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Wednesday, 27 September 2017 16:12

Polio Research Breakthroughs with Vincent Racaniello - MTM 65

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Vincent Racaniello discusses how he ended up studying polio virus and the three eureka moments he’s experienced so far: uncovering the polio genome, discovering the polio receptor, and generating a mouse model of polio disease. Vincent discusses his interest in science communications, including his blog and active podcast network.

Host: Julie Wolf Vincent Racaniello

Activities of the National Foundation for Infantile Paralysis in the Field of Virus Research (free) on iPhone, Android, RSS, or by email. You can also listen on your mobile device with the Microbeworld app.

Julie's biggest takeaways:

  1. All three polio virus serotypes are covered by the polio vaccine; type 2 has been eradicated and type 3 is close to being eradicated.
  2. Enterovirus 68 is a related enteroviruses that is associated with paralysis, but its receptor and disease progression remain largely unknown.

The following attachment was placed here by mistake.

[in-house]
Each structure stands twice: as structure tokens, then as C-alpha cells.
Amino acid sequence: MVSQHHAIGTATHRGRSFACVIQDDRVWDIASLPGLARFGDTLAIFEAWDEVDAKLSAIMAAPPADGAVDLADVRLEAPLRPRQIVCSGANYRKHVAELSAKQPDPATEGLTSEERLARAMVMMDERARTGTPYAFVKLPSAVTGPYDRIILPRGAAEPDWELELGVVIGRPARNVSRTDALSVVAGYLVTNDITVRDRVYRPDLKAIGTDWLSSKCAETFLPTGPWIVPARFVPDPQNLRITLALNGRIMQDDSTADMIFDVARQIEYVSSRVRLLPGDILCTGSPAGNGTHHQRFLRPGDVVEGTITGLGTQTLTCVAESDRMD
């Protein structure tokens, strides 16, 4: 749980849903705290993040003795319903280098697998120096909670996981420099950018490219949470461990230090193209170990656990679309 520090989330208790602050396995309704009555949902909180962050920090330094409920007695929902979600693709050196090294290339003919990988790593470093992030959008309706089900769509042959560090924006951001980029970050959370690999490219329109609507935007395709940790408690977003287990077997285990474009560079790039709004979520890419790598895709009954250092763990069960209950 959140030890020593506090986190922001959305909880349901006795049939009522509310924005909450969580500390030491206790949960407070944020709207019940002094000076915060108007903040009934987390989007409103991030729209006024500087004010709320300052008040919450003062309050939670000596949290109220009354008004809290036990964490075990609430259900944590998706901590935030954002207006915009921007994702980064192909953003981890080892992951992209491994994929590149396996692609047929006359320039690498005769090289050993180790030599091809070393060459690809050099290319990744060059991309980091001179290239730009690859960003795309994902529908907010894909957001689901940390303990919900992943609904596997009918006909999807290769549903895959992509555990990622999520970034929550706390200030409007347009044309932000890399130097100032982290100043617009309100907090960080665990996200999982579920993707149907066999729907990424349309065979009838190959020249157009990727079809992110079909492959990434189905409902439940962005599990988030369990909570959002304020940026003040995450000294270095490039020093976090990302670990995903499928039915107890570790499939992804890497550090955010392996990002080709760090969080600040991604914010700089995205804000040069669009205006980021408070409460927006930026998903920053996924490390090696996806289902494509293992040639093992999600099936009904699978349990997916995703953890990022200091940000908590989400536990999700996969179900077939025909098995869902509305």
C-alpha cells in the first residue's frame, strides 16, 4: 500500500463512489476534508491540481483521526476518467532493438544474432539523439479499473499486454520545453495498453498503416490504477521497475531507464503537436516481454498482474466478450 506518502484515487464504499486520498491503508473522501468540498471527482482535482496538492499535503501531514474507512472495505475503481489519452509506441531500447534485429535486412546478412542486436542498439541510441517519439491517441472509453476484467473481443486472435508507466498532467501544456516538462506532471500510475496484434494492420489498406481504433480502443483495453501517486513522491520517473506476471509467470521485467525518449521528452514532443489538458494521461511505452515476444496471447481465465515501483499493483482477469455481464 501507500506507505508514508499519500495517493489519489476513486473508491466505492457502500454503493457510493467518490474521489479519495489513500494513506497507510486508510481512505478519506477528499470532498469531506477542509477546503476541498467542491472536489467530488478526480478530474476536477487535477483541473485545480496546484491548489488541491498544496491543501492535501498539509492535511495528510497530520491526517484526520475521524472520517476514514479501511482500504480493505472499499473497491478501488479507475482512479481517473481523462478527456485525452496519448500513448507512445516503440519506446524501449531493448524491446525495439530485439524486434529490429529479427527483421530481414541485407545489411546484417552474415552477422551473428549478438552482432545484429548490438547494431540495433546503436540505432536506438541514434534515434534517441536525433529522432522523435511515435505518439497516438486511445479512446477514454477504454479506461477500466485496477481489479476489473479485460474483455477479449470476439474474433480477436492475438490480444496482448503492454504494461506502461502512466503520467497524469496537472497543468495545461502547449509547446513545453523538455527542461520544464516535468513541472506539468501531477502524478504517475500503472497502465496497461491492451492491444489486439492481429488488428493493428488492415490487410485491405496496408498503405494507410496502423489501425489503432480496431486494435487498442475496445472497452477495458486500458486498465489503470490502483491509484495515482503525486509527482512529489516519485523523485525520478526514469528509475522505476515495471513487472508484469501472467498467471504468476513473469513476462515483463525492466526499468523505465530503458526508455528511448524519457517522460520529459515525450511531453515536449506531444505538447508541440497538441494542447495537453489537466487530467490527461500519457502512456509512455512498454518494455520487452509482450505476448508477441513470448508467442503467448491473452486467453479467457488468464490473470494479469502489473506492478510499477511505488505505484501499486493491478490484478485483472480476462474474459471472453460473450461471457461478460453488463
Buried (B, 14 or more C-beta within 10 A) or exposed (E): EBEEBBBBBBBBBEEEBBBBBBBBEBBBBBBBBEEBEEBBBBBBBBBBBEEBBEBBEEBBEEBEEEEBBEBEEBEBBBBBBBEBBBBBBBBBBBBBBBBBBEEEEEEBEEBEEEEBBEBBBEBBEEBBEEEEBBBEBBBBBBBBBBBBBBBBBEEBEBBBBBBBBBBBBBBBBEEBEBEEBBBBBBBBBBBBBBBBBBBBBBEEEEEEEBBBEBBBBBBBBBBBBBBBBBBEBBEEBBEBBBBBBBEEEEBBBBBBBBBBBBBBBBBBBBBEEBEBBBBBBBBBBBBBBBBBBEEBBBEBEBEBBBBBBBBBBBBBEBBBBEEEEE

3. Developing tools and techniques to study one virus that can cross into the central nervous system, such as polio, can set up a lab to study other neurotropic viruses, such as enterovirus 68 and Zika virus.
  4. All scientists with access to a computer and a social media account can be effective science communicators!

Featured Quotes:

"You have to find people to be mentors who you are going to listen to, and if they give you advice, you follow it." (6:57)

"It took me one year to sequence the genome of polio, which you could do in five minutes today." (9:52)

"We work on infectious agents and a big part of it is to eradicate them and alleviate human disease." (20:32)

"On facebook, you’ve lots of friends who are following you; if you show them science, some of them will listen to it." (33:30)

"We all have to share what we do. We’re funded mostly by tax dollars, and we have to let the public know what we do." (34:00)

Links for this episode

Send your stories about our guests and/or your comments (email or recorded audio) to jwolf@asmusa.org.

Last modified on Thursday, 28 September 2017 03:21
Julie Wolf

ASM Communications Social Media Specialist Julie Wolf spent her research career focused on medical mycology and infectious disease. Broadly interested in microbiology and scientific communication, she has taught at Long Island University and the community biolab Genspace and has written for the Scientista Foundation and Scholastic’s Science World magazine. Follow her on Twitter for more ASM and Microbiology highlights at @JulieMarieWolf.

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